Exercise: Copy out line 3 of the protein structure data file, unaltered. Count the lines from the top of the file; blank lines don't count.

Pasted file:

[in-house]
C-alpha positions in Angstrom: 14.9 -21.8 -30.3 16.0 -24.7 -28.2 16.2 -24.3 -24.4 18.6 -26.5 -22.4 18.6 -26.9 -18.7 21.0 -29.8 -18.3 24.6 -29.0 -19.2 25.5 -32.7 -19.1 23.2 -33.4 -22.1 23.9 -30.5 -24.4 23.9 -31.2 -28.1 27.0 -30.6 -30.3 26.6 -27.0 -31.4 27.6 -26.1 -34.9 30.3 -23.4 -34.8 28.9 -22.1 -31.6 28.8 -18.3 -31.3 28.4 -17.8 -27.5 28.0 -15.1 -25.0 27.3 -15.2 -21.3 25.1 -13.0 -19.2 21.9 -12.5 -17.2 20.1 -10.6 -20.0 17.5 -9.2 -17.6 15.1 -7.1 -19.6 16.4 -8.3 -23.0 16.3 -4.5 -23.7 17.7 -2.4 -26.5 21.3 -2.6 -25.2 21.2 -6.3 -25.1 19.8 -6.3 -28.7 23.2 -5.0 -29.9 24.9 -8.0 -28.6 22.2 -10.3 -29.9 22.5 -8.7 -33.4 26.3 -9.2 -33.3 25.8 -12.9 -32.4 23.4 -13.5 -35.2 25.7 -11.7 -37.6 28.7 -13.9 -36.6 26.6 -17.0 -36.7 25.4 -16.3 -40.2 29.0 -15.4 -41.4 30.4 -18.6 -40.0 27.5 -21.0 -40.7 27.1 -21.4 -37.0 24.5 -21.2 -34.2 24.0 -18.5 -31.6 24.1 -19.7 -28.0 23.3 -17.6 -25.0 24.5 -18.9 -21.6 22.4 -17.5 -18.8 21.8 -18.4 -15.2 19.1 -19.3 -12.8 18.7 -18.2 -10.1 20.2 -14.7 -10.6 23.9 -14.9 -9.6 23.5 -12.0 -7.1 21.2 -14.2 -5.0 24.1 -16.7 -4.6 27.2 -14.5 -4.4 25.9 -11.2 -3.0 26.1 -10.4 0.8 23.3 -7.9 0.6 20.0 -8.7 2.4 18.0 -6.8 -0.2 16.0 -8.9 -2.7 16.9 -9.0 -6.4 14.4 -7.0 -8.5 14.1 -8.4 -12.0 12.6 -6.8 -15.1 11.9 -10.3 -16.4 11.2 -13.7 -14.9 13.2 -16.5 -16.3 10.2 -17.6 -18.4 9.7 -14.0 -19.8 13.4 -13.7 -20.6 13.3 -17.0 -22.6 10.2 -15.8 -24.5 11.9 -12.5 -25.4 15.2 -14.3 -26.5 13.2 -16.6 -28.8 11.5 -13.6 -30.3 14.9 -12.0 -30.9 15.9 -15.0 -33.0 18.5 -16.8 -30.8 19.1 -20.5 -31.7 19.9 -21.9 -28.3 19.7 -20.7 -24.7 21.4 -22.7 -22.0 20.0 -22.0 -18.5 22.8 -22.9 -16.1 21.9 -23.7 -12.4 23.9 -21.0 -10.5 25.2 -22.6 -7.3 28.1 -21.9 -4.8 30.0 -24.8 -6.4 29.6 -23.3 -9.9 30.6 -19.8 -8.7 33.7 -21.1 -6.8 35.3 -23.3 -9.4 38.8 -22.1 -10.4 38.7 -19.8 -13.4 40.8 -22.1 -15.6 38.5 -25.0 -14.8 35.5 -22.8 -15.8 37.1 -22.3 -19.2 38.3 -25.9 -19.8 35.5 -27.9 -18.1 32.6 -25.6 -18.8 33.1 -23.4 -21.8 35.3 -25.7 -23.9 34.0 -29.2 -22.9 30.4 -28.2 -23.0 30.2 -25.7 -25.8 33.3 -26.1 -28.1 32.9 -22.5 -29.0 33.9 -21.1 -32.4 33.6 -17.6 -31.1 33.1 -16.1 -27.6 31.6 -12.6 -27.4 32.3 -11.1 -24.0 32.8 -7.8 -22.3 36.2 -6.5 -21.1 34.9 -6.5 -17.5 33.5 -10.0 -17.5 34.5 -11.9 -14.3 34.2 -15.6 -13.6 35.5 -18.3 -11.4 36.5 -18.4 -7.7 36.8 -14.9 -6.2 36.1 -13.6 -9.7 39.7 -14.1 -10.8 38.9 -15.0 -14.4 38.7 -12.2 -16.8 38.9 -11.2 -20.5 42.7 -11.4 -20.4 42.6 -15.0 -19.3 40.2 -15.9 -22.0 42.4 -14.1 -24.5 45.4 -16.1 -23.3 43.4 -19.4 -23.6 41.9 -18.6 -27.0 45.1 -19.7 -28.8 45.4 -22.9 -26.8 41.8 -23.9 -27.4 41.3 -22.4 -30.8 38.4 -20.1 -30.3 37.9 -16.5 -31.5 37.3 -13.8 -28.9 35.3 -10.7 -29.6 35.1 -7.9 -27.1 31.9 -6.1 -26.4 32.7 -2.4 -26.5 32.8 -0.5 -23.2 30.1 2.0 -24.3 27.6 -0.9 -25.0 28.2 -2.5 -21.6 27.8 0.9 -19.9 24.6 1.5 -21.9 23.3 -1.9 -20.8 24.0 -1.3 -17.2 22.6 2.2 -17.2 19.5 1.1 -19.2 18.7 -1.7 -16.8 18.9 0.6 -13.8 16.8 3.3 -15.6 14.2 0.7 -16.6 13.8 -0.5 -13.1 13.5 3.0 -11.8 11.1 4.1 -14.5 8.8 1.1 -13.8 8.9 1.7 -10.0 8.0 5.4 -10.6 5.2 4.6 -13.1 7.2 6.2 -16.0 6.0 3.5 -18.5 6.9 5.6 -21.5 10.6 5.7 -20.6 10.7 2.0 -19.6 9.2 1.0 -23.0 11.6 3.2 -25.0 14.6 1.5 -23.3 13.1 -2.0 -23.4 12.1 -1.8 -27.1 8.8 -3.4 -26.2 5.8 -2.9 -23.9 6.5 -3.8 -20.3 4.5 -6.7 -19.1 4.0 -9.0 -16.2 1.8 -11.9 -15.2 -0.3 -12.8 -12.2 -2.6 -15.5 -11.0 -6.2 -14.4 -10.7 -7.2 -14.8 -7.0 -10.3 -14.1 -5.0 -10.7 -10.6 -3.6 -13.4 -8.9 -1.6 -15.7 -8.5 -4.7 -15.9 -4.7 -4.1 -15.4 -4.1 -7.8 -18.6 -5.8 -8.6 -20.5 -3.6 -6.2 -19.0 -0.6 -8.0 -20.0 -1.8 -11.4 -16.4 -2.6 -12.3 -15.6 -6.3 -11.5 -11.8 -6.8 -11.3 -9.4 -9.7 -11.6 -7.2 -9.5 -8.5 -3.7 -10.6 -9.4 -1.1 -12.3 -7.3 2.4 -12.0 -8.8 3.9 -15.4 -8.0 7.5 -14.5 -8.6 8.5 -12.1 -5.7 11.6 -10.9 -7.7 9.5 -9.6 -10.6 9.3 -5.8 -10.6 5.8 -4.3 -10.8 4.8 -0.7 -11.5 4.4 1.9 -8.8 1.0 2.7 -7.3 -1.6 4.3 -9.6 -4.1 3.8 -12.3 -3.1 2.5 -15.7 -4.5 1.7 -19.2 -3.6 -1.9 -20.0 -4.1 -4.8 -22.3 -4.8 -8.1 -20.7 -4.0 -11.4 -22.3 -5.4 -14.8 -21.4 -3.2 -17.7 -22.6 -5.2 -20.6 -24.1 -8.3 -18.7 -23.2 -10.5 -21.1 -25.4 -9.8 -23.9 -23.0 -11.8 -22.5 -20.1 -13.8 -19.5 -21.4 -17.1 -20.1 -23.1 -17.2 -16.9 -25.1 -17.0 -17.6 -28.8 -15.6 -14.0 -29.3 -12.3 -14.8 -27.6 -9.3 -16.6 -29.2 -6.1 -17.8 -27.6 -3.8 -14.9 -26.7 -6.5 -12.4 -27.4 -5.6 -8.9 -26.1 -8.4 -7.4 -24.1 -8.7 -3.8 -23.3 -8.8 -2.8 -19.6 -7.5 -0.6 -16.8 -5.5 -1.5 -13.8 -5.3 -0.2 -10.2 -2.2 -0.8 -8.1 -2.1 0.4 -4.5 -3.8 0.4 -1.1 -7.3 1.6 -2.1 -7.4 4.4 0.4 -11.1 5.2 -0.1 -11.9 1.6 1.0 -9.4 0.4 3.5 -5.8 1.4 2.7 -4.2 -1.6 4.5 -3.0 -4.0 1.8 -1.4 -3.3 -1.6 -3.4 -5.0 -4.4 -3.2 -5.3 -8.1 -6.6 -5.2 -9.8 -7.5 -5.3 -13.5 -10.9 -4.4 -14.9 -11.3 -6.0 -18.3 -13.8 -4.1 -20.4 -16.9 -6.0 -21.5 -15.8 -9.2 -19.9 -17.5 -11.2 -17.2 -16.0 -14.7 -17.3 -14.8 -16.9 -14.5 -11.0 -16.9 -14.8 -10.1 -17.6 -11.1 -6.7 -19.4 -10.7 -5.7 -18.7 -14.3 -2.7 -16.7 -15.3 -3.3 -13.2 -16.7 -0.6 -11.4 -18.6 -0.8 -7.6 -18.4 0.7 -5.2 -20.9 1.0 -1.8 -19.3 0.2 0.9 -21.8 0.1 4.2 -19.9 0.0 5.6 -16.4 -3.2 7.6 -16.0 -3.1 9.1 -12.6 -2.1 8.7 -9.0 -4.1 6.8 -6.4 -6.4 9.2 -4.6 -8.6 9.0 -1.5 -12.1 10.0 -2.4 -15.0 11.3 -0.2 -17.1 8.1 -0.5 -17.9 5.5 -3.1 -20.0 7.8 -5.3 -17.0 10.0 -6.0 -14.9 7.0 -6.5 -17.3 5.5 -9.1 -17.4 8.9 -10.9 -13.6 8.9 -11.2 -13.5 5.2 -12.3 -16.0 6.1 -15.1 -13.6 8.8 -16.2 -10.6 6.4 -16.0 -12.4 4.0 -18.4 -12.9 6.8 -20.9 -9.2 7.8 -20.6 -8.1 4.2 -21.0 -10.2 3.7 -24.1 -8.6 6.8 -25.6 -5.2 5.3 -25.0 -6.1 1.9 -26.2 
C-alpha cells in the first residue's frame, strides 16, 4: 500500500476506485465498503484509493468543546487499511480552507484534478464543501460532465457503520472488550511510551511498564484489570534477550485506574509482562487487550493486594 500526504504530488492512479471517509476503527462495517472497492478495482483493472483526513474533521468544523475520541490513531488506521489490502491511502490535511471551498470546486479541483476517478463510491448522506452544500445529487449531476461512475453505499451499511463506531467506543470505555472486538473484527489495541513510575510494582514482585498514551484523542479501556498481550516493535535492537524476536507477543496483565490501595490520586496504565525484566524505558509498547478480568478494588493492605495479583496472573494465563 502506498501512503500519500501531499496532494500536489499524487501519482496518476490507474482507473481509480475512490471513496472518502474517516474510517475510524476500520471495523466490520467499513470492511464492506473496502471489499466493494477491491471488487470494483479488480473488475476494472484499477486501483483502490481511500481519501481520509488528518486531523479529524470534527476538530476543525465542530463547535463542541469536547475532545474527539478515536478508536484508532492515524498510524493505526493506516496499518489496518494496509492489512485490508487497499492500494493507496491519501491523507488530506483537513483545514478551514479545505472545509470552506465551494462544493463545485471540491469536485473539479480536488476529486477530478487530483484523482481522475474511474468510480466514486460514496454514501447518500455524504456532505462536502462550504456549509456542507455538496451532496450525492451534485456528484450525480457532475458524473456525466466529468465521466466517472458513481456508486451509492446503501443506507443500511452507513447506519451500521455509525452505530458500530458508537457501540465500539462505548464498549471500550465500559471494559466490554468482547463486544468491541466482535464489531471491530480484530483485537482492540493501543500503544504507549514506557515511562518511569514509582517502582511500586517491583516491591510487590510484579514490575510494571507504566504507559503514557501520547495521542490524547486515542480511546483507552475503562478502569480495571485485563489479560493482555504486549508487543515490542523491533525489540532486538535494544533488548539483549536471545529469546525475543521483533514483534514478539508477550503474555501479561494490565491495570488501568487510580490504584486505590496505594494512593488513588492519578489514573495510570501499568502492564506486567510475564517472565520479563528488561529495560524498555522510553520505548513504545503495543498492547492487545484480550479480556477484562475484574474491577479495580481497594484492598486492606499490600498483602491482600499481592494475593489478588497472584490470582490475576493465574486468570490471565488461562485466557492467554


C-alpha cells in the first residue's frame, strides 16, 4: 500500500476506485465498503484509493468543546487499511480552507484534478464543501460532465457503520472488550511510551511498564484489570534477550485506574509482562487487550493486594 500526504504530488492512479471517509476503527462495517472497492478495482483493472483526513474533521468544523475520541490513531488506521489490502491511502490535511471551498470546486479541483476517478463510491448522506452544500445529487449531476461512475453505499451499511463506531467506543470505555472486538473484527489495541513510575510494582514482585498514551484523542479501556498481550516493535535492537524476536507477543496483565490501595490520586496504565525484566524505558509498547478480568478494588493492605495479583496472573494465563 502506498501512503500519500501531499496532494500536489499524487501519482496518476490507474482507473481509480475512490471513496472518502474517516474510517475510524476500520471495523466490520467499513470492511464492506473496502471489499466493494477491491471488487470494483479488480473488475476494472484499477486501483483502490481511500481519501481520509488528518486531523479529524470534527476538530476543525465542530463547535463542541469536547475532545474527539478515536478508536484508532492515524498510524493505526493506516496499518489496518494496509492489512485490508487497499492500494493507496491519501491523507488530506483537513483545514478551514479545505472545509470552506465551494462544493463545485471540491469536485473539479480536488476529486477530478487530483484523482481522475474511474468510480466514486460514496454514501447518500455524504456532505462536502462550504456549509456542507455538496451532496450525492451534485456528484450525480457532475458524473456525466466529468465521466466517472458513481456508486451509492446503501443506507443500511452507513447506519451500521455509525452505530458500530458508537457501540465500539462505548464498549471500550465500559471494559466490554468482547463486544468491541466482535464489531471491530480484530483485537482492540493501543500503544504507549514506557515511562518511569514509582517502582511500586517491583516491591510487590510484579514490575510494571507504566504507559503514557501520547495521542490524547486515542480511546483507552475503562478502569480495571485485563489479560493482555504486549508487543515490542523491533525489540532486538535494544533488548539483549536471545529469546525475543521483533514483534514478539508477550503474555501479561494490565491495570488501568487510580490504584486505590496505594494512593488513588492519578489514573495510570501499568502492564506486567510475564517472565520479563528488561529495560524498555522510553520505548513504545503495543498492547492487545484480550479480556477484562475484574474491577479495580481497594484492598486492606499490600498483602491482600499481592494475593489478588497472584490470582490475576493465574486468570490471565488461562485466557492467554